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April 1995

The Coming Immigration Debate

An Englishman takes an alarmed look at a quintessentially American issue

by Jack Miles

In the late 1940s, when the Marshall Plan was being debated in Congress, Arthur Vandenberg, presenting the plan on the floor of the Senate, summoned up a vision of "270,000,000 people of the stock which has largely made America." He insisted, "This vast friendly segment of the earth must not collapse. The iron curtain must not come to the rim of the Atlantic either by aggression or by default."

Nearly fifty years later Peter Brimelow, an Englishman by birth and a senior editor of Forbes magazine, has summoned up another vision of danger to the common European-American stock. Comparing himself to the Thomas Paine of Common Sense, he warns that the survival of the American nation-state is in peril to a degree scarcely seen since revolutionary days. Unless radical corrective measures are quickly taken, he says, unchecked Third World immigration will overwhelm the United States--its culture, its economy, and its ethnic identity--within a matter of a few decades. European-Americans will be just one more minority group in a nation that few of today's Americans, whatever their ethnicity, would any longer recognize.

Brimelow's vision of Europe and the United States (and, in particular, Britain and the United States) as ethnic brethren may seem as dated as Vandenberg's in the multicultural America of today. But in the national debate on immigration that may well dominate the 1996 presidential campaign, Euro-American nationality could be championed as the American nationality par excellence (rather than by default) by a majority that has belatedly discovered it wants to remain a majority. For that campaign Peter Brimelow has written what may prove to be an indispensable book.

This is so in part because of the highly contentious form the book takes. Brimelow serves up one imagined debaters' duel after another, with the final thrust invariably delivered by the author's side. Consider, for example, the following:

You hear a lot about PhD immigrants working in California's Silicon Valley computer complex. Just under 3 percent of recent immigrants had PhDs, as opposed to just over 1 percent of native-born Americans. But that's only, say, 30,000 immigrant PhDs a year. And have you heard that surveys show some 10 percent of Mexican illegal immigrants . . . were totally illiterate in any language?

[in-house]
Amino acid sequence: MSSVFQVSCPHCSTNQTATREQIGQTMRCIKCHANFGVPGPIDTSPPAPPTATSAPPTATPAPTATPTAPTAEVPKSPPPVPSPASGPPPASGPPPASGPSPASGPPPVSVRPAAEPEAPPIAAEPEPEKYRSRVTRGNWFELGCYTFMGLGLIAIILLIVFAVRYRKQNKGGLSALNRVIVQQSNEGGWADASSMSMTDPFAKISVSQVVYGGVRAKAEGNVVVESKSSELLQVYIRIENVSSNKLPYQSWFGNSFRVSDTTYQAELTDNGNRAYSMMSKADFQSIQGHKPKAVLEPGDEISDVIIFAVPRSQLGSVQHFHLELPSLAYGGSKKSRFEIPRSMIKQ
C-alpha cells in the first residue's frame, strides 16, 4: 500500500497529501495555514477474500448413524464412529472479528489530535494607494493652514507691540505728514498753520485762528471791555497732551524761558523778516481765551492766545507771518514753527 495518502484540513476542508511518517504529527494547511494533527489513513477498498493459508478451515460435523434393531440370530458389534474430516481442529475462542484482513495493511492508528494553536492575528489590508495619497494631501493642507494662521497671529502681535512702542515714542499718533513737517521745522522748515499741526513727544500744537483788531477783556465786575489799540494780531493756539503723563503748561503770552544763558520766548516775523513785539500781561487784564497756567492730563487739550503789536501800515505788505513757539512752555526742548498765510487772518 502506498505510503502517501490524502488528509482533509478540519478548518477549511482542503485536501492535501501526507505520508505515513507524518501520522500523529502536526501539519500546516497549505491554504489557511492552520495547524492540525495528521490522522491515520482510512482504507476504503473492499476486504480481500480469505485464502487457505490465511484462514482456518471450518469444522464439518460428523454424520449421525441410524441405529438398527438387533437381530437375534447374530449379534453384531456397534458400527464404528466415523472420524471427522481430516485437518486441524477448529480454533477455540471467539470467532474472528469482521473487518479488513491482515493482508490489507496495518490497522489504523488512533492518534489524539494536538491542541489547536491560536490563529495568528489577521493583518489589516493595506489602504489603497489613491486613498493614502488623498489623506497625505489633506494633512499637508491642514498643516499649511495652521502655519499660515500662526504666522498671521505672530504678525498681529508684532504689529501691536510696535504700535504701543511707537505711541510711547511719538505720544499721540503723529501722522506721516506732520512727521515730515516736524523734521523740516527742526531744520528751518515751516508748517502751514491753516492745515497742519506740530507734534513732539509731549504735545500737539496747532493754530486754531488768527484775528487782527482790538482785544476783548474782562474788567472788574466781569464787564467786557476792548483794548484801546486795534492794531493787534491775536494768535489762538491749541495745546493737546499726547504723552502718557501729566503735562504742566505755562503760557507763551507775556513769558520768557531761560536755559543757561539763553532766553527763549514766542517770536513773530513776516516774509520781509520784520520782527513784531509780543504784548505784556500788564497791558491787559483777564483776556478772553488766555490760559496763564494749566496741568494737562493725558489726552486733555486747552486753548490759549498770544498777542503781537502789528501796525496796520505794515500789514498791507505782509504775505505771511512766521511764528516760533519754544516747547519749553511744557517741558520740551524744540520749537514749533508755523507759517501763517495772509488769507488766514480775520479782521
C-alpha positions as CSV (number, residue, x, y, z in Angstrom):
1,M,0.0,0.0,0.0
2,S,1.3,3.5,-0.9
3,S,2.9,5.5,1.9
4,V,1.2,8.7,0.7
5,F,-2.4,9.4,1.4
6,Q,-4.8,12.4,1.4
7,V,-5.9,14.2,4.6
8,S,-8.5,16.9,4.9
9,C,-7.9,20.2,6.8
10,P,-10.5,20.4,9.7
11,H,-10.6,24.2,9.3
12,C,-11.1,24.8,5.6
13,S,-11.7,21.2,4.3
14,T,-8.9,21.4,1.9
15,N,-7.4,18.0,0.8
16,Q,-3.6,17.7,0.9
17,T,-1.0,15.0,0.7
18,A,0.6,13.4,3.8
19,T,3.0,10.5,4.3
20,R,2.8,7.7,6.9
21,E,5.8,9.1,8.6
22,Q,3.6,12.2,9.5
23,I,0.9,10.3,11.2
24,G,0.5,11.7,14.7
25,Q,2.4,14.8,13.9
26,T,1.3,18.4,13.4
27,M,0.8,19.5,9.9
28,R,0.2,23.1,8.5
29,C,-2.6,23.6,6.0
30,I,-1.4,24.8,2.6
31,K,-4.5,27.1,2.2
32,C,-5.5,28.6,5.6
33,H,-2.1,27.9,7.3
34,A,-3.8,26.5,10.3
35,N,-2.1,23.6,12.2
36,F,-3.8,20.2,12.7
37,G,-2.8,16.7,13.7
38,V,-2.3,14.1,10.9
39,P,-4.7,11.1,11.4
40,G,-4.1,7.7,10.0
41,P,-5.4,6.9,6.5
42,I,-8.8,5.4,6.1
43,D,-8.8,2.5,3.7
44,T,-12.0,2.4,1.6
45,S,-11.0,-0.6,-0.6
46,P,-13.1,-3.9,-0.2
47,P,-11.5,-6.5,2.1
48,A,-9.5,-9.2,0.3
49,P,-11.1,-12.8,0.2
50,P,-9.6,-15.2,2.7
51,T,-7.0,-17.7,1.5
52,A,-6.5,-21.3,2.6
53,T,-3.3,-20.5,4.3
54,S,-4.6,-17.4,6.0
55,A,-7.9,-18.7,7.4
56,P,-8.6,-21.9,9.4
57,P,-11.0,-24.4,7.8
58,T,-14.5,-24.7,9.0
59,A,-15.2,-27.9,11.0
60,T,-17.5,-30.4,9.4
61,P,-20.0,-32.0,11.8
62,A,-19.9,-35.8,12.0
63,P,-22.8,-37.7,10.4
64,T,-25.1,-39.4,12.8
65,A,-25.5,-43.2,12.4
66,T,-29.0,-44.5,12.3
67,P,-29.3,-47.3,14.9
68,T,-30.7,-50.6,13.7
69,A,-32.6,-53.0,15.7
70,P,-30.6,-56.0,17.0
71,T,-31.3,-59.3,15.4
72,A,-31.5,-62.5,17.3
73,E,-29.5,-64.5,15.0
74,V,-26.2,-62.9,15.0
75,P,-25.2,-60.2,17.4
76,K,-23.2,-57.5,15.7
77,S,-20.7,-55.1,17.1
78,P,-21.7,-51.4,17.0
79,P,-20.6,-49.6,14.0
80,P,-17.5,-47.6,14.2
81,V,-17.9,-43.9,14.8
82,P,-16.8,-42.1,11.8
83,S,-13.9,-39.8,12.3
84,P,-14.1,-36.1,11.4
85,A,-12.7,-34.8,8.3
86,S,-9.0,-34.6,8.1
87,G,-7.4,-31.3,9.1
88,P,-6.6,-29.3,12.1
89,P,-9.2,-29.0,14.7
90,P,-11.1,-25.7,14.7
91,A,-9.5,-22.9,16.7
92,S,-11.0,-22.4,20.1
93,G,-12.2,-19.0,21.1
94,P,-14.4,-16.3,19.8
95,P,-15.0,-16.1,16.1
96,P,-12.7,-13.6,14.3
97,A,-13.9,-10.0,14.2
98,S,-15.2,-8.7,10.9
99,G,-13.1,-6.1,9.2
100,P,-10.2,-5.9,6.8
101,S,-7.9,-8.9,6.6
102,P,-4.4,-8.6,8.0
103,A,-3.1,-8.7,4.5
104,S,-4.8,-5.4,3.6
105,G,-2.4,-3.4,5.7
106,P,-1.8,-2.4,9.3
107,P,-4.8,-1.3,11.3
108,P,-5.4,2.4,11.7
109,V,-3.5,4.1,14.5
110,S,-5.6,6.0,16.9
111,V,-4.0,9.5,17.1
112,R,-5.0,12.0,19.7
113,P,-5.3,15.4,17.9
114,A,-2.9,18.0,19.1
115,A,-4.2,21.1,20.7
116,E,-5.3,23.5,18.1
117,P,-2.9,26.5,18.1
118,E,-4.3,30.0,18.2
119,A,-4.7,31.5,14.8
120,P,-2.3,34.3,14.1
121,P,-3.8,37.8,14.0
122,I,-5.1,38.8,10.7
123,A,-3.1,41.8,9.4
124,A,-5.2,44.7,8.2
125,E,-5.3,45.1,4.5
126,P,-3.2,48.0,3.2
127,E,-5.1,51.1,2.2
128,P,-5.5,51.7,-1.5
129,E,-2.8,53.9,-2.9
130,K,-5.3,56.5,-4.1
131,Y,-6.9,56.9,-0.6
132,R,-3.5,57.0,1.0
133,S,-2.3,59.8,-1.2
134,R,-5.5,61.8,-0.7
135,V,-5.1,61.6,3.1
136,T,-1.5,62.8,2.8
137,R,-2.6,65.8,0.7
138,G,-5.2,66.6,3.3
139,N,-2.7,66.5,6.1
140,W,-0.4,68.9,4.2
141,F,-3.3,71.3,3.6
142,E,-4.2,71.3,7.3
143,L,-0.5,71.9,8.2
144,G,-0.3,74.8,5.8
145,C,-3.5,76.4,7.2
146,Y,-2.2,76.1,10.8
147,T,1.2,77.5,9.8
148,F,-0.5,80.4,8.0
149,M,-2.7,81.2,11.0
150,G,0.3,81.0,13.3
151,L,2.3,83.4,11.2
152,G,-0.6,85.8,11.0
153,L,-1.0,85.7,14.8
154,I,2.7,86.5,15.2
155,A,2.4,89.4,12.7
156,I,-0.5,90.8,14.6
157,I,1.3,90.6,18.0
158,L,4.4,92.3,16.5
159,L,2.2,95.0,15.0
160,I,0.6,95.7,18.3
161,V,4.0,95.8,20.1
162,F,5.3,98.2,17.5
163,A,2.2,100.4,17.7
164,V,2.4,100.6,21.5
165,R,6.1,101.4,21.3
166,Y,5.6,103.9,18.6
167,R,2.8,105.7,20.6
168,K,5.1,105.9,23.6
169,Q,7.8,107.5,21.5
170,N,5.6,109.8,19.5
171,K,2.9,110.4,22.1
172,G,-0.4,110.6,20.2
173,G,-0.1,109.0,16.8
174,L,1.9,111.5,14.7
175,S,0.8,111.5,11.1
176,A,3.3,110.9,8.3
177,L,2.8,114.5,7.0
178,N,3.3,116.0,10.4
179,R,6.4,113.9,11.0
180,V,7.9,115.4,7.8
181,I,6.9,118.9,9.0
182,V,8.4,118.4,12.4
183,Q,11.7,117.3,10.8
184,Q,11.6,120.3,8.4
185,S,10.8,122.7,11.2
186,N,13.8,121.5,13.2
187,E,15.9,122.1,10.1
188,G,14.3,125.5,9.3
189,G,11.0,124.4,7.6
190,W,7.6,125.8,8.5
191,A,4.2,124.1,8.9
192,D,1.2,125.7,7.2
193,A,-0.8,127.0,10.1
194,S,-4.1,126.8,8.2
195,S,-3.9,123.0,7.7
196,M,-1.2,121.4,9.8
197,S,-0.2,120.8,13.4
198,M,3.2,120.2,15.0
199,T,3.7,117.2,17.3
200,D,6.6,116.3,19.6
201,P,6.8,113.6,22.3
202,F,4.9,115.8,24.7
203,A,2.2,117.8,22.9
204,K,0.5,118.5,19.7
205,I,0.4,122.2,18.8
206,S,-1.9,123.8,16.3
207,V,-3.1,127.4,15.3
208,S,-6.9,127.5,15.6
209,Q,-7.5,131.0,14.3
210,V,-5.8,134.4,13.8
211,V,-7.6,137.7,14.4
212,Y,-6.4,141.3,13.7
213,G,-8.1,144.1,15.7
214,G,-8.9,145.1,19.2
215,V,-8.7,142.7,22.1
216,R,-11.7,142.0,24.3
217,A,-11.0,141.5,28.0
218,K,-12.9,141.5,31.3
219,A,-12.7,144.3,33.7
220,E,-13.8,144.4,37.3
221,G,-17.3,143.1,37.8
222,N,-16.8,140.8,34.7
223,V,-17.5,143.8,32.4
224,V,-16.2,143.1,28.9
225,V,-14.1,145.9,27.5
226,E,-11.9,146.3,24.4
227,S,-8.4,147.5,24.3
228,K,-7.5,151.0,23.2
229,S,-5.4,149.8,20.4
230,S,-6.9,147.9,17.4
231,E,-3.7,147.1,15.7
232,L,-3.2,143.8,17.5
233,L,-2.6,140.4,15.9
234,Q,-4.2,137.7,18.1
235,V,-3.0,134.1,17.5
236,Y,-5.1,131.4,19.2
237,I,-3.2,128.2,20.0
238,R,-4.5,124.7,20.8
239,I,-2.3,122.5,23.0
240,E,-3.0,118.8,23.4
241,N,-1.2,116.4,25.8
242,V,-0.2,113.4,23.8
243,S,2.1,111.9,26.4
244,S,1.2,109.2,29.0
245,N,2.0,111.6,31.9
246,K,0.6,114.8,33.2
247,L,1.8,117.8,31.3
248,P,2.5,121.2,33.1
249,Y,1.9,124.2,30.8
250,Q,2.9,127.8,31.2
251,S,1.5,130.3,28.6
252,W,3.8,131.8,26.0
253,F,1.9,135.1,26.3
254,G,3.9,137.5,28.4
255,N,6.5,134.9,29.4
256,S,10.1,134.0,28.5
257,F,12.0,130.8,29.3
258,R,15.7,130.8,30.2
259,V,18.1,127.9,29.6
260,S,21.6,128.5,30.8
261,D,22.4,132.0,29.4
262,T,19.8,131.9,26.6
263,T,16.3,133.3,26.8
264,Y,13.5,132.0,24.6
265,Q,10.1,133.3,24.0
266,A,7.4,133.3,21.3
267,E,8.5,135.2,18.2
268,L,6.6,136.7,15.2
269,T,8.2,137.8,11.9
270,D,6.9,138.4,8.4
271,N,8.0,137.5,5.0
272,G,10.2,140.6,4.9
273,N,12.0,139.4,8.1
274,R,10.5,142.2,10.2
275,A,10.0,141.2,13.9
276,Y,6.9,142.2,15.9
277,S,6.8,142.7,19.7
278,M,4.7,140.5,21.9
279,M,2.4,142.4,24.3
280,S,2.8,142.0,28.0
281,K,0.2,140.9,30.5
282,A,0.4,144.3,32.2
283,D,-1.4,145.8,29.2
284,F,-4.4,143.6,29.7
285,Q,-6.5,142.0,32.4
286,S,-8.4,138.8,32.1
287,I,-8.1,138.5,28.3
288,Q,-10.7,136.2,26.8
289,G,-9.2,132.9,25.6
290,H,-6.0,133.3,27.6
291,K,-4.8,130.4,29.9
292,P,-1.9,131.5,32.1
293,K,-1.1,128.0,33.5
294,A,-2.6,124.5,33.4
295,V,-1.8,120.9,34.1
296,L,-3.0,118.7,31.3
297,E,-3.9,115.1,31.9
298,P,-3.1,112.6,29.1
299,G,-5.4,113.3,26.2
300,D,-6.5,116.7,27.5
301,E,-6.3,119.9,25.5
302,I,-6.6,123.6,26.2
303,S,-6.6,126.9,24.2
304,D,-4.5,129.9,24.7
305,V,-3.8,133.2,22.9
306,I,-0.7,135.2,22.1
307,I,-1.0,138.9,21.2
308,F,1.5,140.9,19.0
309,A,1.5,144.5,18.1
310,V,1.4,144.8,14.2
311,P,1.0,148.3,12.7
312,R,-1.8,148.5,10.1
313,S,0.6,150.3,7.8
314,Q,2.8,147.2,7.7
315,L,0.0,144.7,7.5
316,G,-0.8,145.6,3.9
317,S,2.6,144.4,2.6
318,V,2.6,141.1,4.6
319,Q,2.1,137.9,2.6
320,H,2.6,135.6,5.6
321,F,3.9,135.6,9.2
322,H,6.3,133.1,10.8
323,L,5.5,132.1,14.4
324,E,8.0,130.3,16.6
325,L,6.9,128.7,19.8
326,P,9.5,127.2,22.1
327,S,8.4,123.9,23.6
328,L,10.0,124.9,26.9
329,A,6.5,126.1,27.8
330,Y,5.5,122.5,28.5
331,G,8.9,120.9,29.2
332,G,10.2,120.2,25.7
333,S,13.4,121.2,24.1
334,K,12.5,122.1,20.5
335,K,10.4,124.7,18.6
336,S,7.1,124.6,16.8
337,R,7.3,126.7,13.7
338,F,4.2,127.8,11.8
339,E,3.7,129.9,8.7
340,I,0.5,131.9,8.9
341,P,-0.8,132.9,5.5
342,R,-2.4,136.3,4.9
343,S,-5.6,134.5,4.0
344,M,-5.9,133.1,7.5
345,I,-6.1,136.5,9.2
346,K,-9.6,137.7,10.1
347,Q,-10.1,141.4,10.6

You haven't? Oh.

Of his eristic method Brimelow writes,

Part of the cultural diversity I bring to the United States from Britain is a certain (ahem) contempt for American debating technique. I can't help it. It's inbred.

American competitive debaters are given their topics in advance and earnestly learn all the arguments by heart. But British competitive debaters are told their topics, and which side they must take, only at the last moment. They are expected to succeed by quickness of wit and whatever facts they can dredge (or make) up.

What Americans feel toward the English high style in debate is, I suspect, rather like what the English feel toward the clever French: we admire the biting humor, the hard brilliance, but we doubt the underlying substance, and we recoil in particular from the emphasis on wittily destroying an opponent rather than patiently and dialectically exposing all aspects of some important subject. This is why in the long run William F. Buckley Jr.'s faintly English accent and acid English wit have limited rather than enhanced the trust he enjoys even among his ideological allies. In these matters, for better and worse, America is Roundhead and plain, England Cavalier and fancy.

Ironically, however, Brimelow has produced a Cavalier briefing book well suited to the needs of Roundhead controversialists who, in the plodding American manner, will want to be prepared for anything the coming immigration debate may require of them. Brimelow calls the contending parties, with polemical panache, "immigration enthusiasts" and "patriots." Others have used the more neutral terms "admissionists" and "restrictionists." But either party may profitably imbibe this bottled brio. One side will be confirmed, the other forearmed. Some of Brimelow's claims seem unproved, however intriguing--for example, his observation that America's ethnic groups are sorting themselves out by region.

California . . . is being abandoned by lower-income whites in particular, exactly the group that would appear to be most vulnerable to competition from unskilled immigrants. Much of this white flight is flocking to the intermountain West, which seems likely to emerge as part of America's white heartland.

Less noticed, minorities are polarizing too. Asians move to California's Bay Area--they now make up 29.1 percent of San Francisco County--and to the Los Angeles megalopolis, even if they originally settled in other parts of the United States.

Brimelow might have added that some blacks are returning to the South. Still, if it is difficult to maintain the character of even an ethnic neighborhood in a highly mobile society, will it not be all the more difficult to establish and maintain an entire ethnic region?

A more serious issue, though amusing enough in Brimelow's telling, is immigration reciprocity. Brimelow formally inquired into the possibility of emigrating to several of the countries that send the most immigrants to the United States, and shares with us what he was told. Here are some of the opening sentences:

China: "China does not accept any immigrants. We have a large enough population."